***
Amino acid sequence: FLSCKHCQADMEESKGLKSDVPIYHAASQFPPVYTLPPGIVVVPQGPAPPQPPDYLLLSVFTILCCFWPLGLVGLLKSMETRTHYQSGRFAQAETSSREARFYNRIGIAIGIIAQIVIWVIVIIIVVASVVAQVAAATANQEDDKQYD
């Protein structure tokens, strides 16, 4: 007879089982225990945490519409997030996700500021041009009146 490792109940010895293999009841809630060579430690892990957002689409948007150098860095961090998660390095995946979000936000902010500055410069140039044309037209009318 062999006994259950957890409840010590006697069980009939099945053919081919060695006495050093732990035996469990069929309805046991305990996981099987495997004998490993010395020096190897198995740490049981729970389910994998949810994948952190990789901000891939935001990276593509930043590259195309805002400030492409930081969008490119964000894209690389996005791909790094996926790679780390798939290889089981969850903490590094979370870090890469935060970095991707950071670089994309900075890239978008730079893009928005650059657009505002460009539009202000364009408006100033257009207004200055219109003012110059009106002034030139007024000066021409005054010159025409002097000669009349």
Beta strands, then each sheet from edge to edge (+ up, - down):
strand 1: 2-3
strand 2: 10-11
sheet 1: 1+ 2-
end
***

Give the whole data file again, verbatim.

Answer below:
Amino acid sequence: FLSCKHCQADMEESKGLKSDVPIYHAASQFPPVYTLPPGIVVVPQGPAPPQPPDYLLLSVFTILCCFWPLGLVGLLKSMETRTHYQSGRFAQAETSSREARFYNRIGIAIGIIAQIVIWVIVIIIVVASVVAQVAAATANQEDDKQYD
């Protein structure tokens, strides 16, 4: 007879089982225990945490519409997030996700500021041009009146 490792109940010895293999009841809630060579430690892990957002689409948007150098860095961090998660390095995946979000936000902010500055410069140039044309037209009318 062999006994259950957890409840010590006697069980009939099945053919081919060695006495050093732990035996469990069929309805046991305990996981099987495997004998490993010395020096190897198995740490049981729970389910994998949810994948952190990789901000891939935001990276593509930043590259195309805002400030492409930081969008490119964000894209690389996005791909790094996926790679780390798939290889089981969850903490590094979370870090890469935060970095991707950071670089994309900075890239978008730079893009928005650059657009505002460009539009202000364009408006100033257009207004200055219109003012110059009106002034030139007024000066021409005054010159025409002097000669009349």
Beta strands, then each sheet from edge to edge (+ up, - down):
strand 1: 2-3
strand 2: 10-11
sheet 1: 1+ 2-
end